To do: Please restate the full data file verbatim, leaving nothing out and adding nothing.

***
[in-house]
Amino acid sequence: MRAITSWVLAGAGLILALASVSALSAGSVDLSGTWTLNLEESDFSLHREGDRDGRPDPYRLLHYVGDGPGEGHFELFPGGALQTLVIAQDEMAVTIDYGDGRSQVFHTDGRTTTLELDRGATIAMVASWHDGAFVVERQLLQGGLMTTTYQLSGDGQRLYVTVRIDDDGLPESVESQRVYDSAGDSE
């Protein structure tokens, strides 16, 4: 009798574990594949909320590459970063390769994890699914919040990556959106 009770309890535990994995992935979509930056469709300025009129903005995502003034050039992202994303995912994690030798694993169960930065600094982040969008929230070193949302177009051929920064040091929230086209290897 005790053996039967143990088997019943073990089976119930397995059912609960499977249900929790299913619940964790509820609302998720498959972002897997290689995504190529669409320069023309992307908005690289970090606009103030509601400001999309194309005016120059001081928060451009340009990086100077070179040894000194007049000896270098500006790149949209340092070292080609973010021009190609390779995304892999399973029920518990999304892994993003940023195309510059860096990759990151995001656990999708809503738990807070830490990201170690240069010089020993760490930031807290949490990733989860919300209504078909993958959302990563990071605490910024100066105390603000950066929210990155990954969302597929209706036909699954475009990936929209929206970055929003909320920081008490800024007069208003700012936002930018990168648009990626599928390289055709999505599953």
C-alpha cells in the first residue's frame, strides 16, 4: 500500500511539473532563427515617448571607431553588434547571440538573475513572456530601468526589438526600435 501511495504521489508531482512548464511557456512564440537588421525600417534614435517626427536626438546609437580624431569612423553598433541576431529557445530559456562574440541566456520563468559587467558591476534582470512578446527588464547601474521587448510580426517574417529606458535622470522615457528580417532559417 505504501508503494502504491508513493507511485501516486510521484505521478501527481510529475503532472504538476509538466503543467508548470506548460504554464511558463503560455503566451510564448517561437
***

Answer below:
[in-house]
Amino acid sequence: MRAITSWVLAGAGLILALASVSALSAGSVDLSGTWTLNLEESDFSLHREGDRDGRPDPYRLLHYVGDGPGEGHFELFPGGALQTLVIAQDEMAVTIDYGDGRSQVFHTDGRTTTLELDRGATIAMVASWHDGAFVVERQLLQGGLMTTTYQLSGDGQRLYVTVRIDDDGLPESVESQRVYDSAGDSE
């Protein structure tokens, strides 16, 4: 009798574990594949909320590459970063390769994890699914919040990556959106 009770309890535990994995992935979509930056469709300025009129903005995502003034050039992202994303995912994690030798694993169960930065600094982040969008929230070193949302177009051929920064040091929230086209290897 005790053996039967143990088997019943073990089976119930397995059912609960499977249900929790299913619940964790509820609302998720498959972002897997290689995504190529669409320069023309992307908005690289970090606009103030509601400001999309194309005016120059001081928060451009340009990086100077070179040894000194007049000896270098500006790149949209340092070292080609973010021009190609390779995304892999399973029920518990999304892994993003940023195309510059860096990759990151995001656990999708809503738990807070830490990201170690240069010089020993760490930031807290949490990733989860919300209504078909993958959302990563990071605490910024100066105390603000950066929210990155990954969302597929209706036909699954475009990936929209929206970055929003909320920081008490800024007069208003700012936002930018990168648009990626599928390289055709999505599953």
C-alpha cells in the first residue's frame, strides 16, 4: 500500500511539473532563427515617448571607431553588434547571440538573475513572456530601468526589438526600435 501511495504521489508531482512548464511557456512564440537588421525600417534614435517626427536626438546609437580624431569612423553598433541576431529557445530559456562574440541566456520563468559587467558591476534582470512578446527588464547601474521587448510580426517574417529606458535622470522615457528580417532559417 505504501508503494502504491508513493507511485501516486510521484505521478501527481510529475503532472504538476509538466503543467508548470506548460504554464511558463503560455503566451510564448517561437